By Bill Plock
Daytona Beach–It’s easy to want to compare the Professional Triathlon Organisation’s Championship (PTO) at Challenge Daytona with IRONMAN’s Kona. You really can’t though. If this were boxing, it’s like watching light and middle weight boxers fight versus heavy weights. One is full of action, flurries, speed and rapid fire punches, the other, a war of strength and stamina and seeing who can withstand the most for the longest. There is room in this world for both. There will be fans of both. But for the pros’ yesterday may have been a game changer.
Kona is Kona. It’s a magical kind of place with known foes like heat, the Energy Lab, the winds on the Queen K and the hill on Palani. Daytona, like the backdrop for this race, was about speed and more speed. Like the NASCAR race that put Daytona on the map, these triathletes jockeyed for position all day long. They averaged up to 30 miles per hour on the bike! The road is flat, the only foe is the athlete in front, and the voices in their heads telling them when to make a move or not.
For the pros, with their race contained entirely inside the 2.5 mile oval that is one of the most famous racing venues in the world, it was all right in front of them. Lap after lap. 20 times on the bike, four times on the run, and even twice on the swim. Yes, there is a large lake inside the track along with an RV park, smaller tracks and plenty of open space. The whole thing was a made-for-television event. The race was about speed and making moves.
In the men’s race, Coloradans Matt Hanson, Rudy Von Berg and Sam Long finished 2nd, 5th and 9th respectively. Both Hanson and Long came from fairly far back after the swim to chase down the leaders and contend for the podium. Hanson had the fastest run of the day with a blistering 5:20/mile pace over the 18k run. While Long made up his deficit mostly on the bike with a fastest bike of the day riding the 80k course in 1:38:24 averaging 30.2 mph! He showed moments of speed on the run trying to catch up and at one point he held second place! Von Berg with a fast swim and bike, ran in contention all day. He and Long battled on the run for a couple of laps creating a buzz in the crowd watching on the jumbo tron—sort of a modern day “Iron War.” Von Berg pushed ahead of Long but slipped back on the last lap finishing just off the podium behind Britain’s George Goodwin, a middle distance specialist and long course veteran Lionel Sanders—who turned in the second fastest bike split and came from far back himself.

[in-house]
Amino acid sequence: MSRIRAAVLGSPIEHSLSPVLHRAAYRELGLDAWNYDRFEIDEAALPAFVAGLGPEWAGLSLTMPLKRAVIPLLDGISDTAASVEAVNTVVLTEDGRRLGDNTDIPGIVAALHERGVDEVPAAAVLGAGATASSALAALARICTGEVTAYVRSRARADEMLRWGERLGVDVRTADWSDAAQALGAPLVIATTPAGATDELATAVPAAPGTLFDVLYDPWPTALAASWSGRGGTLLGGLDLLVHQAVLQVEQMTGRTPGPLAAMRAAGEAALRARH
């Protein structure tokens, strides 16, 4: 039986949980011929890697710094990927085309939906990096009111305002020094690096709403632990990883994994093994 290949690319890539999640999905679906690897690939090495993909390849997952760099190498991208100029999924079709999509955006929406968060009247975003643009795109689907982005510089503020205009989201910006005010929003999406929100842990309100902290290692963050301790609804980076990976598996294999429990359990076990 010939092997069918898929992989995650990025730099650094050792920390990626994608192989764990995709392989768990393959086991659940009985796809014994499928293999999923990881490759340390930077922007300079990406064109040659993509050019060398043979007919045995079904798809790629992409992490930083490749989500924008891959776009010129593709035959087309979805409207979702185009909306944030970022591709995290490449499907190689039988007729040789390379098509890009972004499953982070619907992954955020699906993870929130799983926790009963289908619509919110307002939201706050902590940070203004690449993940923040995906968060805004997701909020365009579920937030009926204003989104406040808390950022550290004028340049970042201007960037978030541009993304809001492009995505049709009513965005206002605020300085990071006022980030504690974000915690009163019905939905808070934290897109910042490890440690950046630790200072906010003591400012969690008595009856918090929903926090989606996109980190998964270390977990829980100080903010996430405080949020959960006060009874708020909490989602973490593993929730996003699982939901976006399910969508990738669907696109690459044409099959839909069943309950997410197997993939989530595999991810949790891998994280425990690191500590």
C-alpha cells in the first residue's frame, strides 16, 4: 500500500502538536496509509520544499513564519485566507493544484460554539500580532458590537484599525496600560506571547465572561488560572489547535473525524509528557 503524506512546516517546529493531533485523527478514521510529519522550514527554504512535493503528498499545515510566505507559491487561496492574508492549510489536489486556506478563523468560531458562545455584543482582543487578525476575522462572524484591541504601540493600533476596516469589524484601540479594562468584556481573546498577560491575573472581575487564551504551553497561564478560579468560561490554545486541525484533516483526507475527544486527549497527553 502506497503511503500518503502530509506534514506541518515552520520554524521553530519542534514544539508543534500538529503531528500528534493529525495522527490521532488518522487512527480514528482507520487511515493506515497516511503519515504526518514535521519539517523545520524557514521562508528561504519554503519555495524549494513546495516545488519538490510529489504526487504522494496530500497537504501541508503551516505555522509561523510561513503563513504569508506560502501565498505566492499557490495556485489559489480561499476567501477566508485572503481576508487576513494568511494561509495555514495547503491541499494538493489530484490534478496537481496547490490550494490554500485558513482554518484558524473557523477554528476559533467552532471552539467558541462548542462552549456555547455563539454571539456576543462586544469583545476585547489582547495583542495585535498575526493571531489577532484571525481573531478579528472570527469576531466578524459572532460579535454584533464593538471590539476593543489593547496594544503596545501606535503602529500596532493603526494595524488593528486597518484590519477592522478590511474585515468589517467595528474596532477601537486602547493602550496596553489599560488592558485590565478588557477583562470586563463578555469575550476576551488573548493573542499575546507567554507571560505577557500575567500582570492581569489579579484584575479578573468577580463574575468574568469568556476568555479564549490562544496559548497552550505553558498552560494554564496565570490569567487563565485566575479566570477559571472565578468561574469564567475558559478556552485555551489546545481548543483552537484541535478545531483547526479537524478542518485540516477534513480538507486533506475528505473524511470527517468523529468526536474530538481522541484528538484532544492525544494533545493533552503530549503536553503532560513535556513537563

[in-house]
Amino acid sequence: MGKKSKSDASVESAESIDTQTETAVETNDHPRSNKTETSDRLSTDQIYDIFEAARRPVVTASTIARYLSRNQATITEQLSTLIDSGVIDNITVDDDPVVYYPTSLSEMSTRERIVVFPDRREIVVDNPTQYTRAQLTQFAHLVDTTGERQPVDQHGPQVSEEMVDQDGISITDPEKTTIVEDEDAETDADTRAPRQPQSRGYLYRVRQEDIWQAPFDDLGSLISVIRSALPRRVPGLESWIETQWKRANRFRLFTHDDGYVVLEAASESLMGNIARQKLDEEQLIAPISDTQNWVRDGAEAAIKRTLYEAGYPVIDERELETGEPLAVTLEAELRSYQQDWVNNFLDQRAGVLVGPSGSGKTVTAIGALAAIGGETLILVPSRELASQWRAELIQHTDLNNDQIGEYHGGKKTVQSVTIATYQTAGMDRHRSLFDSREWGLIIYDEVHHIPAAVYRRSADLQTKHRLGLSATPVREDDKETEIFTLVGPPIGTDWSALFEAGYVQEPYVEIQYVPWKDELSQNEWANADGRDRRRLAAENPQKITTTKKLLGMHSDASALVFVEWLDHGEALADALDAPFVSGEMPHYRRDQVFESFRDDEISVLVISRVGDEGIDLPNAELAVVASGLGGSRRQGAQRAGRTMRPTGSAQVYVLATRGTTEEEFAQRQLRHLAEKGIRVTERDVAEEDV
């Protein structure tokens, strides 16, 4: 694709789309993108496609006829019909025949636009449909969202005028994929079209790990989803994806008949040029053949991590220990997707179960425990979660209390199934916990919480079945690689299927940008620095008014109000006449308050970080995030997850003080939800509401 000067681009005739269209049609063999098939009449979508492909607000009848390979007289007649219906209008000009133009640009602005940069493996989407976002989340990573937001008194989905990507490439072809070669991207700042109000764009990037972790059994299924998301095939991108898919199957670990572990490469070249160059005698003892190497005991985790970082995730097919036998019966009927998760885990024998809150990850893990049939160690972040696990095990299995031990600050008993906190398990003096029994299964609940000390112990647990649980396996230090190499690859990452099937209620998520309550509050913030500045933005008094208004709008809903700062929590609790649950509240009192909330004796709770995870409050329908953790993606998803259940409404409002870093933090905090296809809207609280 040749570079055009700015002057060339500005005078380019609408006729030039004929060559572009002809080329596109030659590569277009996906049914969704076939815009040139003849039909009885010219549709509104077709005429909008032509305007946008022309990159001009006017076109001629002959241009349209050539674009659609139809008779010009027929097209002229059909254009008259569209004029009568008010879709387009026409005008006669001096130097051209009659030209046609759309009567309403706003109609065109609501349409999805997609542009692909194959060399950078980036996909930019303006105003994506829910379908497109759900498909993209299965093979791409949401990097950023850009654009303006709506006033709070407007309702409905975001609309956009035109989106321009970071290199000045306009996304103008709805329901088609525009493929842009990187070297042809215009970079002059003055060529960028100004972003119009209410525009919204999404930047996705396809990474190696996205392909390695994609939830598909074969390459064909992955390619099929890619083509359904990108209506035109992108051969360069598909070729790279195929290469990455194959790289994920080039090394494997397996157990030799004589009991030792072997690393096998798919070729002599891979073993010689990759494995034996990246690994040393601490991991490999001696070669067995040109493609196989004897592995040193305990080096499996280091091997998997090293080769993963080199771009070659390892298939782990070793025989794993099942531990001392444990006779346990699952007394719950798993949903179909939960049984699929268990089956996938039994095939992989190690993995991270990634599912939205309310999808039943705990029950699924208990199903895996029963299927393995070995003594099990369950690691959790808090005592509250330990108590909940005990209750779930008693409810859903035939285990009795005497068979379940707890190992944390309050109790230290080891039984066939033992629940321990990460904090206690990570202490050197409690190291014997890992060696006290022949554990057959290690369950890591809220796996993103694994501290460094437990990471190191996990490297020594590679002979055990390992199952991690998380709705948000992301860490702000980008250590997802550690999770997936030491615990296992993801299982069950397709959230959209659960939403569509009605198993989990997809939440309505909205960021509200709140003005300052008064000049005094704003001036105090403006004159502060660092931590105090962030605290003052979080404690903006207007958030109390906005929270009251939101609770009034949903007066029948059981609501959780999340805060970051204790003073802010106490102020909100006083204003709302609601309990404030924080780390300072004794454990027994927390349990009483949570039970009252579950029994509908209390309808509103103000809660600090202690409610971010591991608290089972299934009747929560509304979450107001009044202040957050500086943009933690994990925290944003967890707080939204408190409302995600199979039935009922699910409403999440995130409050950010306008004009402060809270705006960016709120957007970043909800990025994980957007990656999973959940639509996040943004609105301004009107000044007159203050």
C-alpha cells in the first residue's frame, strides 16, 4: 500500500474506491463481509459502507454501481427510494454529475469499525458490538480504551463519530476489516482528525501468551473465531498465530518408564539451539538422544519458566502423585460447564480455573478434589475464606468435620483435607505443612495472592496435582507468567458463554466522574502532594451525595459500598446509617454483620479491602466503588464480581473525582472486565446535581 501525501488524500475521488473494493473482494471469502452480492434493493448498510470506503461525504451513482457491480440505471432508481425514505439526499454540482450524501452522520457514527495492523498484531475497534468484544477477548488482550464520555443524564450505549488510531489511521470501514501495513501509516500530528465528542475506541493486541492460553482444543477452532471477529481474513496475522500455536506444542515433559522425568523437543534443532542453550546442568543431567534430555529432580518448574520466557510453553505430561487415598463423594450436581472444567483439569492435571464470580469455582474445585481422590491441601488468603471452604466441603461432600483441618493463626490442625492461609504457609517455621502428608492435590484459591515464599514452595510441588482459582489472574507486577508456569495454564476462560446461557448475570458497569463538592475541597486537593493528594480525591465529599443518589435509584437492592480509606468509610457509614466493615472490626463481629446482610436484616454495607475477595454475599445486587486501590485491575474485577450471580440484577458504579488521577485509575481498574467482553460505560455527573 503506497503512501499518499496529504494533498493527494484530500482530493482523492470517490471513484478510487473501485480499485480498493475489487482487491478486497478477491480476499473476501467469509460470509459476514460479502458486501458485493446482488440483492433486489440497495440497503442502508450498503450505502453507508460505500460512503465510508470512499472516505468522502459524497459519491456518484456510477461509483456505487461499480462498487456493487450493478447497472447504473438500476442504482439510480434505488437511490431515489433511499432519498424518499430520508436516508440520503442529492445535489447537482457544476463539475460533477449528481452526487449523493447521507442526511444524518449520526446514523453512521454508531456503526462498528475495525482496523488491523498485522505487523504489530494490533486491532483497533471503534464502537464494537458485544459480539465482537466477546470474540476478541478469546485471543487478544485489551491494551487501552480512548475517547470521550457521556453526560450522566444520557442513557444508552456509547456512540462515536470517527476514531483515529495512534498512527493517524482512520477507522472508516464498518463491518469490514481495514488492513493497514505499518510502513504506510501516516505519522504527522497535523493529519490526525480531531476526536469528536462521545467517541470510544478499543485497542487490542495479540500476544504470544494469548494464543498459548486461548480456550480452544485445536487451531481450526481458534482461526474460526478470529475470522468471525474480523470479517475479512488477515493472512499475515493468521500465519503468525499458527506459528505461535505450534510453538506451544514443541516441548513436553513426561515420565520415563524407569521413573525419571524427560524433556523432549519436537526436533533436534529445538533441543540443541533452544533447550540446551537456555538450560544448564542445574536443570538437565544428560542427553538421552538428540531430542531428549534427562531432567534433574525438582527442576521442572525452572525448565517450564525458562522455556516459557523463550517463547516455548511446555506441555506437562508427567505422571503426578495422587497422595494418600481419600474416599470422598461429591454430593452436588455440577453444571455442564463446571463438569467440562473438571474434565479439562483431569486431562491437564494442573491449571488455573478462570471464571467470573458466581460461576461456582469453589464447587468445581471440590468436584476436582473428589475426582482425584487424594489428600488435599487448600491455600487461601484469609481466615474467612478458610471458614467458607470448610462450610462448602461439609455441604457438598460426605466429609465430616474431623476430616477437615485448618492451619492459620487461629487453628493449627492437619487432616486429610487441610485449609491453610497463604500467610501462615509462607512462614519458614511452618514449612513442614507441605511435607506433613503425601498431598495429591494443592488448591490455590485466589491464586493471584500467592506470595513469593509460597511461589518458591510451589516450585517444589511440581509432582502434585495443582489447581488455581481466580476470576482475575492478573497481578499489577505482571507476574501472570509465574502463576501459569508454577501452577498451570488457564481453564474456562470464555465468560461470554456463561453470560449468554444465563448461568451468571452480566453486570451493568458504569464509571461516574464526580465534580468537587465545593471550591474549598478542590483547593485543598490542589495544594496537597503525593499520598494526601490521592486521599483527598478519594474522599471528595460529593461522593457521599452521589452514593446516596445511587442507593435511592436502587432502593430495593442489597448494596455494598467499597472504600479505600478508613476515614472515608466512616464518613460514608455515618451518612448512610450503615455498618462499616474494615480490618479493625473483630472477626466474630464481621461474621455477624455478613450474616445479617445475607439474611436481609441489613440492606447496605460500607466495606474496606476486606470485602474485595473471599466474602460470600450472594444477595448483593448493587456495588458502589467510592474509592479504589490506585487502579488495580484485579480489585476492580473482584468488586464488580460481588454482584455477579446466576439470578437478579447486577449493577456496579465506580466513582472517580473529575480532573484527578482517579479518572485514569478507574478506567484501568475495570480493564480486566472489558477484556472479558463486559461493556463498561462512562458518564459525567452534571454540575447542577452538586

With early leader and favored Alistair Brownlee of Britain pulling out on the run due to injury, Gustov Iden of Norway moved into the lead about half way through the run and never relinquished it. Hanson’s run was one for the ages tracking down the fastest triathletes on the planet finishing 51 seconds back and in second place. With each lap he moved up the leader board and excitement built in the crowd, but Iden’s lead was just too much. Two and half minutes separated the top ten men creating a buzz at the finish line.
This race may change the sport of triathlon. With its contained venue, the distance and format offers triathletes specializing in all distances a chance to contend. It could be the answer to showcasing a sport to a wider audience and increasing exposure for the pros’ to make it a more viable career choice.
The exceptional performances and feel good stories at Kona also have their place and capture the hearts of people everywhere. The age group, midnight finish line in Kona (or any IRONMAN) is an amazing spectacle. But the race in Daytona was a far more exciting race to watch. Winning Kona for the pros is a big deal. And the winner gets $120,000 compared to $100,000 yesterday. But at Challenge Daytona the prize purse was much deeper and finishing in the top ten made for a nice paycheck. (click here for a breakdown https://challenge-daytona.com/race-information/prize-money/) The overall purse was almost twice as much as Kona. Every pro who finished was guaranteed at least $2,500.
But this race may resemble days gone by when entities like the NBA and NFL finally had to pay attention to other leagues gaining a foothold in their sport. Both the NBA and NFL adopted more open, crowd appealing initiatives found in the newer ABA and AFL. They brought fresh ideas to basketball and football and in particular shifted the attention to the stars not the sport—sort of like what the PTO is doing. From the three point line, the dunk contest, and run and gun mentality of the ABA to the throw happy style of the AFL (with its football designed to throw easier) and putting names on the jersey’s all made their way into the sports we know today. Back in the day Julius Irving (Dr. J) got a thousand bucks and a stereo for winning the dunk contest with his famous free throw dunk.
Every sport has defining moments that change it forever. Will Challenge Daytona be one of those moments? How will IRONMANj respond, or will it? Does it need to? Maybe, maybe not but with bigger purses and exciting venues like the Daytona Motor Speedway, hopefully a rising tide will elevate triathlon for all.
We shall see….